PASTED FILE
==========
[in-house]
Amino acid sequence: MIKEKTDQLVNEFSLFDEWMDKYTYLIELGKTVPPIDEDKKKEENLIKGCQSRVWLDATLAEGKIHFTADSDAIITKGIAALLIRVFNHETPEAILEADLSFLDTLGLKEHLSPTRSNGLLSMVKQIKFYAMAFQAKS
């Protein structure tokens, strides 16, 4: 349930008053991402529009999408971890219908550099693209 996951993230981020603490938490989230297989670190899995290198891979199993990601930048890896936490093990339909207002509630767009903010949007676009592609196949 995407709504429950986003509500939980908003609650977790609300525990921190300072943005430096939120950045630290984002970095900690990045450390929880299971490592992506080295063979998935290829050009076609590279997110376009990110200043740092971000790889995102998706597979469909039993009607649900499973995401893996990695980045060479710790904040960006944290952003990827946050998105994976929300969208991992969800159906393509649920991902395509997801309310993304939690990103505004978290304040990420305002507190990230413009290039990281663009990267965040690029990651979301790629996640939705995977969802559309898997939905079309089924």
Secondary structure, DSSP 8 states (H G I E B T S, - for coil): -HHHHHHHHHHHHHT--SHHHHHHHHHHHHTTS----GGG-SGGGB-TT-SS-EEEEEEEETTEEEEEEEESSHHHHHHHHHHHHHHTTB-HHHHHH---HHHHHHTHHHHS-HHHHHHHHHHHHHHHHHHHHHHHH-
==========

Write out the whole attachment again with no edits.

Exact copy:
[in-house]
Amino acid sequence: MIKEKTDQLVNEFSLFDEWMDKYTYLIELGKTVPPIDEDKKKEENLIKGCQSRVWLDATLAEGKIHFTADSDAIITKGIAALLIRVFNHETPEAILEADLSFLDTLGLKEHLSPTRSNGLLSMVKQIKFYAMAFQAKS
């Protein structure tokens, strides 16, 4: 349930008053991402529009999408971890219908550099693209 996951993230981020603490938490989230297989670190899995290198891979199993990601930048890896936490093990339909207002509630767009903010949007676009592609196949 995407709504429950986003509500939980908003609650977790609300525990921190300072943005430096939120950045630290984002970095900690990045450390929880299971490592992506080295063979998935290829050009076609590279997110376009990110200043740092971000790889995102998706597979469909039993009607649900499973995401893996990695980045060479710790904040960006944290952003990827946050998105994976929300969208991992969800159906393509649920991902395509997801309310993304939690990103505004978290304040990420305002507190990230413009290039990281663009990267965040690029990651979301790629996640939705995977969802559309898997939905079309089924």
Secondary structure, DSSP 8 states (H G I E B T S, - for coil): -HHHHHHHHHHHHHT--SHHHHHHHHHHHHTTS----GGG-SGGGB-TT-SS-EEEEEEEETTEEEEEEEESSHHHHHHHHHHHHHHTTB-HHHHHH---HHHHHHTHHHHS-HHHHHHHHHHHHHHHHHHHHHHHH-